But what of Marconi? Surely he understood the economic significance of Hertzian waves? Surely in his case we can say that science, translated into usable technology, dictated the form and timing of economic innovation? Quite the contrary. To express the matter in these terms is to misinterpret Marconi`s genius and the importance of his role in history. What differentiated Marconi from his contemporary rivals was not his scientific knowledge nor, initially, the distinctive excellence of his technology. It was his sense of the market, of where a demand for this new technology existed or could be created. A creative genius in electronic engineering Marconi may have been; but he was also a commercial entrepreneur. And his entrepreneurship was a vital element in the creation of a radio communications industry precisely because the nature of the technology itself did not unambiguously indicate the economic uses to which it could be put. Marconi saw where the technology could find a point of entry into the economic system; more than that, he made others see it as he did. The showmanship that set the teeth of scientists on edge, the flair for public relations that made his name and “wireless” almost synonymous - these were not accidents or unnecessary characteristics of an idiosyncratic personality. On the contrary, they were functional. And the fact that they were functional is strong evidence for the assertion that the new technology did not in any necessary or automatic way find its economic place. A place had to be found for it.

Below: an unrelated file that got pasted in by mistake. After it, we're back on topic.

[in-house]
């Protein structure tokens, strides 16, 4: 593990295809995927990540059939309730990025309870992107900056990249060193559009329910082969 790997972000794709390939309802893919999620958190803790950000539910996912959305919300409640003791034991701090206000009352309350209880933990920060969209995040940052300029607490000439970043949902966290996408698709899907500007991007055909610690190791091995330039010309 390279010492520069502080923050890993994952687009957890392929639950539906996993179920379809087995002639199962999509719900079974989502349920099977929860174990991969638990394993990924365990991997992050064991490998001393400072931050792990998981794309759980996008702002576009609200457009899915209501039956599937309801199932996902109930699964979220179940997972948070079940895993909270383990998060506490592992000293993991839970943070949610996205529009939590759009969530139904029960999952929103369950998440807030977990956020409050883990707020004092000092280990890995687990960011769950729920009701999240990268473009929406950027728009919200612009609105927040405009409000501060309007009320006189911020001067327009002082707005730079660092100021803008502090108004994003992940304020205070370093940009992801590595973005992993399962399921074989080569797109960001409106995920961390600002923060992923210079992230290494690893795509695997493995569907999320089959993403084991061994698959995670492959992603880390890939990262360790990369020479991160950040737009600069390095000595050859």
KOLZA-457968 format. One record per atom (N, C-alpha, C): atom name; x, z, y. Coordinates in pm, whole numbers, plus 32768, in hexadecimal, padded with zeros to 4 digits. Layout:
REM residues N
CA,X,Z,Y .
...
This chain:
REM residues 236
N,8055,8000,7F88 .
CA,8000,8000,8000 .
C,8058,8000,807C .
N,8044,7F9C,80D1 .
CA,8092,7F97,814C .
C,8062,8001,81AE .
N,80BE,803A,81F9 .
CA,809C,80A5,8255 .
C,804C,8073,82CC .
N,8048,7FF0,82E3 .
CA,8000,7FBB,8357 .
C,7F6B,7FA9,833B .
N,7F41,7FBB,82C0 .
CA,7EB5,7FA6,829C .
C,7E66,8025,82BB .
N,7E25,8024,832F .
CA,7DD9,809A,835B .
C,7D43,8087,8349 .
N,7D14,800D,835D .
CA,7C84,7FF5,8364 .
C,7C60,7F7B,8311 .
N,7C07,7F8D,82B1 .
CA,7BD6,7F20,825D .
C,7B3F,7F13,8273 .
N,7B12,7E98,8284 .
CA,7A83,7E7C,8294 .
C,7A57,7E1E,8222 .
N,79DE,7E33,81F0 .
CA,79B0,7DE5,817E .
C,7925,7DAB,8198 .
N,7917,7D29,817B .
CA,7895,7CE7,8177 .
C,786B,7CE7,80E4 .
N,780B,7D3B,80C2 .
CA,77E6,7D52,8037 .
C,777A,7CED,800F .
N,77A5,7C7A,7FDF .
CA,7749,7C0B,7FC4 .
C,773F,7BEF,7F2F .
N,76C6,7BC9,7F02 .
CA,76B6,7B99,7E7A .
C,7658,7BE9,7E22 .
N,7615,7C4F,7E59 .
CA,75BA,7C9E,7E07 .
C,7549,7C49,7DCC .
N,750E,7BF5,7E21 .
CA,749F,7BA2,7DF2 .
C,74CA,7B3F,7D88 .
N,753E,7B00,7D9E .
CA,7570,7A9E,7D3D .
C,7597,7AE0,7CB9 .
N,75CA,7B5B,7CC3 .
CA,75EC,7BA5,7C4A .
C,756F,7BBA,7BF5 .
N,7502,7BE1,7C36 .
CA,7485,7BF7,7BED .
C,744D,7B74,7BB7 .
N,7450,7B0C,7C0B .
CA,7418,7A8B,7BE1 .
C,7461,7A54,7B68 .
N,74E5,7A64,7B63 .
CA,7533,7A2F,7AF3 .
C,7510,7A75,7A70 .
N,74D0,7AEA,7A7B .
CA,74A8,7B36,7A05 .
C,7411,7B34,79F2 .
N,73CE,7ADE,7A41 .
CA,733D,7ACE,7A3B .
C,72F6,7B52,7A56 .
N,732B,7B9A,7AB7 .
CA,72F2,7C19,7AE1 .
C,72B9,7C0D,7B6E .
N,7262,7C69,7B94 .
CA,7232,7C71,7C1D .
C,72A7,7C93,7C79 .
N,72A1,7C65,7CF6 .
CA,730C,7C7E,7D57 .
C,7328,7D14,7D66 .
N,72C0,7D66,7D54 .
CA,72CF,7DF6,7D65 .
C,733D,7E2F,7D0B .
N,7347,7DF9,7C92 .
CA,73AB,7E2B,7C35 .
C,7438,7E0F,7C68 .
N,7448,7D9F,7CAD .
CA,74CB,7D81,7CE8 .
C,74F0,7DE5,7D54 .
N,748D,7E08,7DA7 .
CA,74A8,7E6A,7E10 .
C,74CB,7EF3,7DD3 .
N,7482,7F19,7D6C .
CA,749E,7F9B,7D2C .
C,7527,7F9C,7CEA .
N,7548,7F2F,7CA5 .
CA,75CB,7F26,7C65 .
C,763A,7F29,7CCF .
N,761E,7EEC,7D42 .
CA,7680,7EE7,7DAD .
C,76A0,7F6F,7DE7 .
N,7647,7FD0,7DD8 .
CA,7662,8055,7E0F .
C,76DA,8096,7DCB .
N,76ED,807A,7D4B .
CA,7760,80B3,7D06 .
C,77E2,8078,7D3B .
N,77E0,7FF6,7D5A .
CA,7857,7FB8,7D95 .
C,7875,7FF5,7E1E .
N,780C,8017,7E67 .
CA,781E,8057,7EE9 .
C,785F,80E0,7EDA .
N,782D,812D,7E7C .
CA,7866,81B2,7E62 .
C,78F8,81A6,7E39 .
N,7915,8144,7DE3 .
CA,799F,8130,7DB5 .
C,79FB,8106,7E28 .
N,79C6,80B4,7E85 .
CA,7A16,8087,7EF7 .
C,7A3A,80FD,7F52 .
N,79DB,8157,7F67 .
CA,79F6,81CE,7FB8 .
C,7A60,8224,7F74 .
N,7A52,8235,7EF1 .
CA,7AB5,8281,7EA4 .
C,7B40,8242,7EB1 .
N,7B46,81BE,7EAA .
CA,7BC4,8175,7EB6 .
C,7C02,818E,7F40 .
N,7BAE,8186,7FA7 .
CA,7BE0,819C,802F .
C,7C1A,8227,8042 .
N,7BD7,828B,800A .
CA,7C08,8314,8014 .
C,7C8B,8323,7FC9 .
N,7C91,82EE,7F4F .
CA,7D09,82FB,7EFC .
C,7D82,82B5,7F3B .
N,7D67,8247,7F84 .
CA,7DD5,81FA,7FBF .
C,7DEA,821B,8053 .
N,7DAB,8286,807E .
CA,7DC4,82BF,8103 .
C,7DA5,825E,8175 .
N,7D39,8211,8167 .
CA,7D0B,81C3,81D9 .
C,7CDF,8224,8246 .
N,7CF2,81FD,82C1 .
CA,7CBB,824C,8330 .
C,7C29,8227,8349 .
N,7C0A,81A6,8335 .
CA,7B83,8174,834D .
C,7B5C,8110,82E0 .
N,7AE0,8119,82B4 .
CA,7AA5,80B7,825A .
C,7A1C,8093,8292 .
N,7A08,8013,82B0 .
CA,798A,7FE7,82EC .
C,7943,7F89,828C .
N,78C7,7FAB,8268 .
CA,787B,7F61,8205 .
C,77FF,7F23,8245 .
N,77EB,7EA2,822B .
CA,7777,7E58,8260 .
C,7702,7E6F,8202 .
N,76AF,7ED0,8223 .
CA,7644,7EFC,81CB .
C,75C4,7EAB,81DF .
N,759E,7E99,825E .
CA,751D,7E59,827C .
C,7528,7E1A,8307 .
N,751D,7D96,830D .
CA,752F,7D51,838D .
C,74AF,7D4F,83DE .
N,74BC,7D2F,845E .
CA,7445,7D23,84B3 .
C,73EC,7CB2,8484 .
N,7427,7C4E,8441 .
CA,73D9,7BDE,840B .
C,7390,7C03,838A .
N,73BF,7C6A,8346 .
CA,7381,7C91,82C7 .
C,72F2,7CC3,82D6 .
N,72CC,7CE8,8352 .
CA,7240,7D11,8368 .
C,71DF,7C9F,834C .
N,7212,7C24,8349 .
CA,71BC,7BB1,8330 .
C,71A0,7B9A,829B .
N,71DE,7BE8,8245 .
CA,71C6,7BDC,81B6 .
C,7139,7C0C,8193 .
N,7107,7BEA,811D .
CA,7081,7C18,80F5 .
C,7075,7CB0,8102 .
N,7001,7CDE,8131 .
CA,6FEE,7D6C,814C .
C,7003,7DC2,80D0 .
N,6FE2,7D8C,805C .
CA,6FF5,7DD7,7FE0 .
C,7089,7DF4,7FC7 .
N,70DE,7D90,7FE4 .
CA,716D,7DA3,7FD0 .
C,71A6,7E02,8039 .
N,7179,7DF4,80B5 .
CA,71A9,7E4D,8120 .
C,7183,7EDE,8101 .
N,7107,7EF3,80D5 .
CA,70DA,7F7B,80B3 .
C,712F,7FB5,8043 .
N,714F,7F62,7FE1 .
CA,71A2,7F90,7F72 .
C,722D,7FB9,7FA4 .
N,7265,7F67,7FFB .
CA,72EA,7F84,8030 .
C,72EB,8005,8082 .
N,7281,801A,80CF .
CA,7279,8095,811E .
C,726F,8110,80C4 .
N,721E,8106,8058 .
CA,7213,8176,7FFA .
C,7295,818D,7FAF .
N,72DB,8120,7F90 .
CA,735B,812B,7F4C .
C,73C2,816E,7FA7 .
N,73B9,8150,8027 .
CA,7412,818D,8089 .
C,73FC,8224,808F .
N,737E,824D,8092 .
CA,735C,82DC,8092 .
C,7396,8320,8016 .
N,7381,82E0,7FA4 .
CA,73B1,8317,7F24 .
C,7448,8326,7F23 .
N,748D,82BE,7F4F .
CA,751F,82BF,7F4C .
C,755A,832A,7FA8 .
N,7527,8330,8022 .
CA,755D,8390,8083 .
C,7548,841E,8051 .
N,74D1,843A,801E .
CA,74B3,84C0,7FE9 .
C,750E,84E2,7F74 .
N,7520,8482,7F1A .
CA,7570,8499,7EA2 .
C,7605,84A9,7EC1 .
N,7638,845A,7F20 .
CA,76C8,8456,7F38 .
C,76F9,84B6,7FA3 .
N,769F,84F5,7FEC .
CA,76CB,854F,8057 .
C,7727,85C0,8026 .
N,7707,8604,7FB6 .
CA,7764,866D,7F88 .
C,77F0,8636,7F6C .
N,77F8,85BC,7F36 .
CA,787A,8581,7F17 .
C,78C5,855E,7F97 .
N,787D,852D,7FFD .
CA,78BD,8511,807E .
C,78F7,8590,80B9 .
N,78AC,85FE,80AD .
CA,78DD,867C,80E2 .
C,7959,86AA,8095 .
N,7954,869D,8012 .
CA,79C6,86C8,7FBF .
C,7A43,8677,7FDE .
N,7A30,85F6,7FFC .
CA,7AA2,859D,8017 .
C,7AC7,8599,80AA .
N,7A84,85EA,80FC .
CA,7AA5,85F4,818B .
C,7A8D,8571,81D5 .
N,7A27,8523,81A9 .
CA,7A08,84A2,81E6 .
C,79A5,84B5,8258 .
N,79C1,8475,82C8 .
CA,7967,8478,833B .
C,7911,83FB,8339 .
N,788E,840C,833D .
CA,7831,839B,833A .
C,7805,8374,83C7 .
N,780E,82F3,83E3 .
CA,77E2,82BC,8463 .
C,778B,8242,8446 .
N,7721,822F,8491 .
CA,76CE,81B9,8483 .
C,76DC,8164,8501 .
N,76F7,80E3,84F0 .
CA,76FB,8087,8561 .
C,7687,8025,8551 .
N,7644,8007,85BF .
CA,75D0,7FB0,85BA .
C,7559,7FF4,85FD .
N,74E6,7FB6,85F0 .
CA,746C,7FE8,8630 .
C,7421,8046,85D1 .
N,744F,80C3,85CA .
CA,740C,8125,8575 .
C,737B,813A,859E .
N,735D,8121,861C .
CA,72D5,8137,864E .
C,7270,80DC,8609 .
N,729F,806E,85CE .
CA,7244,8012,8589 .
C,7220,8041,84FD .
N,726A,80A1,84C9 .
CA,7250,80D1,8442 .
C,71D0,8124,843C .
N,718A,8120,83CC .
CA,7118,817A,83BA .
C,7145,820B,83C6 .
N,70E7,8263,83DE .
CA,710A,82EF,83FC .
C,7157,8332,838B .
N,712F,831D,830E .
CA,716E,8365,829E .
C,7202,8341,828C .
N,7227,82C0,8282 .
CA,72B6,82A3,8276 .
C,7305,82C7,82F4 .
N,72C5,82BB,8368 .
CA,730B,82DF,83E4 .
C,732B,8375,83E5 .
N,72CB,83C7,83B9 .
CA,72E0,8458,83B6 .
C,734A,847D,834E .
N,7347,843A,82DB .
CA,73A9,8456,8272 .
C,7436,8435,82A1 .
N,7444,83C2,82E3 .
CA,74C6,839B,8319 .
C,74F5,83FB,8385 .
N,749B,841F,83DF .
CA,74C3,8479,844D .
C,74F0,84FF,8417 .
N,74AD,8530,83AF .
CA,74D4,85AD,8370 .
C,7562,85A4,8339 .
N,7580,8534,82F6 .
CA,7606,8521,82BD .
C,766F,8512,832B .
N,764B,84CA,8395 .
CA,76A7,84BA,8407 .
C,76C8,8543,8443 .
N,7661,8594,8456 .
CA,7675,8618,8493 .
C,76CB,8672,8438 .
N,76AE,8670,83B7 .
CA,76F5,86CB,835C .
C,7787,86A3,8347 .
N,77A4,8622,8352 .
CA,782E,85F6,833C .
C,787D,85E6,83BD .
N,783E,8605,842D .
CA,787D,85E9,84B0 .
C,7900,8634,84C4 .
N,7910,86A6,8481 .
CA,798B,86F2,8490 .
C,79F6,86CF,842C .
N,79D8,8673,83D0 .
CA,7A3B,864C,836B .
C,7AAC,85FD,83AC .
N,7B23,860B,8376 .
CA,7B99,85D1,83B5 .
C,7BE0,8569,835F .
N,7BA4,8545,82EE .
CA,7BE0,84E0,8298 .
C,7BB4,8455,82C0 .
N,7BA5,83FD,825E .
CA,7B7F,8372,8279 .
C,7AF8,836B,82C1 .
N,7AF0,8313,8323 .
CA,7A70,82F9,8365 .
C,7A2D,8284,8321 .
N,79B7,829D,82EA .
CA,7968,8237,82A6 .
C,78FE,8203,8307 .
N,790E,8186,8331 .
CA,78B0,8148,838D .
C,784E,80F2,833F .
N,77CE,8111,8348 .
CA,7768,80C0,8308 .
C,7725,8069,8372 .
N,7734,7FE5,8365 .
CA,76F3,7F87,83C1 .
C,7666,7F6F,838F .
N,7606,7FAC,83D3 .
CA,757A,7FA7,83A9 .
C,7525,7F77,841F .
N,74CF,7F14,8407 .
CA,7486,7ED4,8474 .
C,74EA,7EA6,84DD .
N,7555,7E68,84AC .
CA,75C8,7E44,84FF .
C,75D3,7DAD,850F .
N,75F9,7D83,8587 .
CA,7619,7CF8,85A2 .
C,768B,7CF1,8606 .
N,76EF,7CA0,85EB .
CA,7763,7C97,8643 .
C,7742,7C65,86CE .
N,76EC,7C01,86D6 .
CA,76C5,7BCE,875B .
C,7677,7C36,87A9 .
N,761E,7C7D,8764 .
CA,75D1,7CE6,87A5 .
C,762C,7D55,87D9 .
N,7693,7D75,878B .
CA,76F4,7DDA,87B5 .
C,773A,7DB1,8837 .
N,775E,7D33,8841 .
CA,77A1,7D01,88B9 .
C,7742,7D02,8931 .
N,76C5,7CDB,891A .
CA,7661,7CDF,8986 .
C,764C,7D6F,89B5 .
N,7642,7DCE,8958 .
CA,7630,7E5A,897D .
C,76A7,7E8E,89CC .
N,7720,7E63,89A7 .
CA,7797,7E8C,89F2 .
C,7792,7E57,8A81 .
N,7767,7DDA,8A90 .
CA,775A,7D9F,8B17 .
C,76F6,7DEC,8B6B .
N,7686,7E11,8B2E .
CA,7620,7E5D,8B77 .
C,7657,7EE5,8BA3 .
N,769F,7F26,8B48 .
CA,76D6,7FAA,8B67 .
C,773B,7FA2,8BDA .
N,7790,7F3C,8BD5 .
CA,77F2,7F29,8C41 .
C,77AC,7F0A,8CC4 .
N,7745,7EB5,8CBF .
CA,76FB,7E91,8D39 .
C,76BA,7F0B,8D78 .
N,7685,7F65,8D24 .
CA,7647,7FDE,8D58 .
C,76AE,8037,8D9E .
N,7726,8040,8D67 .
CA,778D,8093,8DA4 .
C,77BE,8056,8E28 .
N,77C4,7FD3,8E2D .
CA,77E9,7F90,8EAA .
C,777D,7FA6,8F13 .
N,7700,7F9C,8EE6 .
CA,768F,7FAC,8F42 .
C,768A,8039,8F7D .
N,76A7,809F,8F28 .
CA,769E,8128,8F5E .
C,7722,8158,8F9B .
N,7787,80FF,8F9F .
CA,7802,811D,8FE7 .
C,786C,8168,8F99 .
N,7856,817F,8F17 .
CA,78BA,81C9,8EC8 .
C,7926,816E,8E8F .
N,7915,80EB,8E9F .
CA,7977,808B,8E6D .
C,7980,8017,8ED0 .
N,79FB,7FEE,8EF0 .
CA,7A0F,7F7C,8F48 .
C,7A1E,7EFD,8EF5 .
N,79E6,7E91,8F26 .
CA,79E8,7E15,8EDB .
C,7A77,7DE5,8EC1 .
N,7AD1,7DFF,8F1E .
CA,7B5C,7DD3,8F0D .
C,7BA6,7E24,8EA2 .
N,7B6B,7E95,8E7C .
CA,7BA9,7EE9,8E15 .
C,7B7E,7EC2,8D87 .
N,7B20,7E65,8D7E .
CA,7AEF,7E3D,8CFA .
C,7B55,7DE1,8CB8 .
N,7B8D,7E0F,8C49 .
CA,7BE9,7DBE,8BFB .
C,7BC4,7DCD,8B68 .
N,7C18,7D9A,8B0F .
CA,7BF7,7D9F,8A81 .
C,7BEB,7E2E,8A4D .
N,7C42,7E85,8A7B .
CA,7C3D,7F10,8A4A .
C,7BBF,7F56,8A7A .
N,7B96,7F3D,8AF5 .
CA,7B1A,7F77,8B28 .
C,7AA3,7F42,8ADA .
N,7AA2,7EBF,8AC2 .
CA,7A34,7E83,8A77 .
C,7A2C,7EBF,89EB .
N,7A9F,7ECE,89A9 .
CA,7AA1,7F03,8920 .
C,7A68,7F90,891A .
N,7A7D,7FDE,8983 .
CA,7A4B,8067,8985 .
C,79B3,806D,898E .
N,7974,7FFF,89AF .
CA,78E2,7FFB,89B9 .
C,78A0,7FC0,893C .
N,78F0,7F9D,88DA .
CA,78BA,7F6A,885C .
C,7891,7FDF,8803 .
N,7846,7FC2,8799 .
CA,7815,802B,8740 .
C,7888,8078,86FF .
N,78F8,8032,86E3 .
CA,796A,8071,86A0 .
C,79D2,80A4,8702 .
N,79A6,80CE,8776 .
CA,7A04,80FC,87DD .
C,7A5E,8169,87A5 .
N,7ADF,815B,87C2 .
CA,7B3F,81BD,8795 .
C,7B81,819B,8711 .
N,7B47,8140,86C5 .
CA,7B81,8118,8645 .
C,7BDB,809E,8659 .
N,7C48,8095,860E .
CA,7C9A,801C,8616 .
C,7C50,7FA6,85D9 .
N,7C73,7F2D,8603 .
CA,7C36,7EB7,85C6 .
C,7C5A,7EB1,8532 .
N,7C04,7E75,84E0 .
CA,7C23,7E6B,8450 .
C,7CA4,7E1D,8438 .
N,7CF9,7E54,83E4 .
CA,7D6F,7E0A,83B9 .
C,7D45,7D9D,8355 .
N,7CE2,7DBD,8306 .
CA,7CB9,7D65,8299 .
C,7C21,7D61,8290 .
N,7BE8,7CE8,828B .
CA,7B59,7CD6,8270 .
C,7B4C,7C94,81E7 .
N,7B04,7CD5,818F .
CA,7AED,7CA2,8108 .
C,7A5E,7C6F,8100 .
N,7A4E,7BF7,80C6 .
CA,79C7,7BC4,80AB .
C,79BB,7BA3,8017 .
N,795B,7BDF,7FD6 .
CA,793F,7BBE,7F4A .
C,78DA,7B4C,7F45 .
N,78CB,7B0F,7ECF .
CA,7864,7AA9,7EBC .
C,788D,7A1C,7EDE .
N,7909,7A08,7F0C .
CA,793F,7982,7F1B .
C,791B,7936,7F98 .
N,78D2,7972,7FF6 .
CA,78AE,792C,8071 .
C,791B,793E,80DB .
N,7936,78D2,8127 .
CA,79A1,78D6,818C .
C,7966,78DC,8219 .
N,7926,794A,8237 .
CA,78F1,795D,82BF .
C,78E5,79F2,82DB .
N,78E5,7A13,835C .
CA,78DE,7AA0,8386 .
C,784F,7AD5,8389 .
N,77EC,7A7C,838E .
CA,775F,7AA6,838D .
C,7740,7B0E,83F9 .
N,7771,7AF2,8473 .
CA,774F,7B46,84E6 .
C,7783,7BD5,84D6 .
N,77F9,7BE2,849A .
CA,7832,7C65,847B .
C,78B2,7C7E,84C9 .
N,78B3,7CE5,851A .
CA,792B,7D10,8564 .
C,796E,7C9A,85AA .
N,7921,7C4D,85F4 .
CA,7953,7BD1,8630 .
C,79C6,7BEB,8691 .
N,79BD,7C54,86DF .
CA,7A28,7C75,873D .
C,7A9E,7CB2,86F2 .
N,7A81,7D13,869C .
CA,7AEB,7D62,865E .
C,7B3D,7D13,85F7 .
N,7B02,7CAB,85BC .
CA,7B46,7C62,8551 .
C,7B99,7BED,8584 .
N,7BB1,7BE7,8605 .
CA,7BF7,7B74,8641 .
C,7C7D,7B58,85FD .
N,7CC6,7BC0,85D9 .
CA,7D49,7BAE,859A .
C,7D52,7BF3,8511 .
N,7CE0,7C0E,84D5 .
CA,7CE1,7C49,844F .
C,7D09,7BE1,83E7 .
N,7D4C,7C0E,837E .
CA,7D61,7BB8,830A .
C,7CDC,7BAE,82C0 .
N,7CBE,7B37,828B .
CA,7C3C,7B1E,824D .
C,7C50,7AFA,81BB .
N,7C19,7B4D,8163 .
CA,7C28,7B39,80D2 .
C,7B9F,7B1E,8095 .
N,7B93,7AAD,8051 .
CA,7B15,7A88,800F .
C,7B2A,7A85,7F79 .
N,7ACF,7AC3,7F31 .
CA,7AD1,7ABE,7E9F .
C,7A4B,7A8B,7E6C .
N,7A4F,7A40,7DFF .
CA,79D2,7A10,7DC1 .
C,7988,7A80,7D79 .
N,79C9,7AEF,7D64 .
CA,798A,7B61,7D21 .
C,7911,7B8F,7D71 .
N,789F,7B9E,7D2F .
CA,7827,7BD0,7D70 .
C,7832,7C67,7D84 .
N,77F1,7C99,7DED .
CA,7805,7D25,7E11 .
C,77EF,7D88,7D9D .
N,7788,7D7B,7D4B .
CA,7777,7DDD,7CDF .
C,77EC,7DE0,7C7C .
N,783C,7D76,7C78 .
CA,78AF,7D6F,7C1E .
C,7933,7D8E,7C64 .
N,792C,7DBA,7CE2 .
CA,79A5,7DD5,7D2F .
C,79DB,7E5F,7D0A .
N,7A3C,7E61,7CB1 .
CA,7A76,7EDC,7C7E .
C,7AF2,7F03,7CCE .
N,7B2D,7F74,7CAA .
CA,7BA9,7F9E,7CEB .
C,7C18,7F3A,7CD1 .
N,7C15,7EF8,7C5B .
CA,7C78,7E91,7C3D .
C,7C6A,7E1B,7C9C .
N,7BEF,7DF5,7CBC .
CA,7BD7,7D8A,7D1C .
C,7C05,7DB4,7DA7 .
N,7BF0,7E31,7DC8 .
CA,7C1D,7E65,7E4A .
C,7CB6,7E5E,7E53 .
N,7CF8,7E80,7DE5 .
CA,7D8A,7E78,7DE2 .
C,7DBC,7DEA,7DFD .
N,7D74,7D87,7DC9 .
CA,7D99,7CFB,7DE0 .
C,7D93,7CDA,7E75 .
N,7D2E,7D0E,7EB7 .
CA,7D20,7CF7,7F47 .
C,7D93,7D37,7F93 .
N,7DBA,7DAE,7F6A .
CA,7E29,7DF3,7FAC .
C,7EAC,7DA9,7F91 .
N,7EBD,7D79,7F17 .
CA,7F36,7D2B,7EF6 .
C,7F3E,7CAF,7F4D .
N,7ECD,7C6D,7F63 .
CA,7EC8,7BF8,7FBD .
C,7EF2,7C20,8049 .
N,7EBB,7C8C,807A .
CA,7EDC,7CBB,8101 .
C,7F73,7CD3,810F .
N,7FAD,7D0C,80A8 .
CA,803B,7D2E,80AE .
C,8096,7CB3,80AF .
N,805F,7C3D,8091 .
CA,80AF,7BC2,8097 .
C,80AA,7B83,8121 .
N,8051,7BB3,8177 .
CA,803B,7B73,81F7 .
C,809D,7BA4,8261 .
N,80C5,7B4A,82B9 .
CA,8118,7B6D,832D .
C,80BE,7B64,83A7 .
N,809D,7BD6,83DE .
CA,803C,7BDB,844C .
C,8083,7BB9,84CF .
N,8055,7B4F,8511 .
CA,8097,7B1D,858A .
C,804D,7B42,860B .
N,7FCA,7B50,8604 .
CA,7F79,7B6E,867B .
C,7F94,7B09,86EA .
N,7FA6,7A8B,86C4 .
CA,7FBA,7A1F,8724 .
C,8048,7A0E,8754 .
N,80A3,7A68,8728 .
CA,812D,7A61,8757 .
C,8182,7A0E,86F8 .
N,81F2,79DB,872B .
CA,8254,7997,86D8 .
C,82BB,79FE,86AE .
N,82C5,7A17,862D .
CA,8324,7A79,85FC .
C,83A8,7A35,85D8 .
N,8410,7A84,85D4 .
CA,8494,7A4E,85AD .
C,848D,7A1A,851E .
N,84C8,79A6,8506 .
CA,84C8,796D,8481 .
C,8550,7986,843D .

ITEM4 - page 334/5

--- it was Hertz who took the first indispensable step in translating Maxwell`s theory of the electromagnetic field into a system of laboratory technology by means of which radiation could be emitted, detected, and measured. Lodge, starting from very much the same position in science but with a lifelong interest in "practical applications,” went further; by 1894 Lodge had produced and demonstrated, in embryonic form, a system of radiotelegraphy by which signals could be, and in fact were, exchanged. The transfer from pure science to usable technology had been made. Lodge, however, did not at that time take the next step. The reasons are partly clear-his developing interest in a purely scientific problem, the measurement of aether drift-and partly conjectural: a dominant orientation to the values and folkways of science rather than to the commercialism of the marketplace. It was left to Marconi to complete the process. Marconi had minimal scientific training; yet, through his association with Righi, he had access to scientific knowledge, literature, and equipment. By the same token, he had no personal experience of the world of business; but, through his mother`s family, he had access to business advice and business capital. Above all, as we have already stressed, although Marconi originally contributed little except refinements in detail to the new technology, he saw more clearly than most where it could be made to fit into the economic system of his day. Just as Hertz had translated a set of mathematical equations into experimental apparatus by means of which measurements could be made and hypotheses tested; just as Lodge had translated experimental apparatus into what was at least potentially a feasible technology of radiocommunications; so Marconi took laboratory technology and translated it into an economically viable business, the root from which sprang the electronics industry of today. At each stage in the process of translation, information generated in one system was converted into a form that “made sense” in terms of another; and at each stage new information was blended with what was already known to create something essentially new.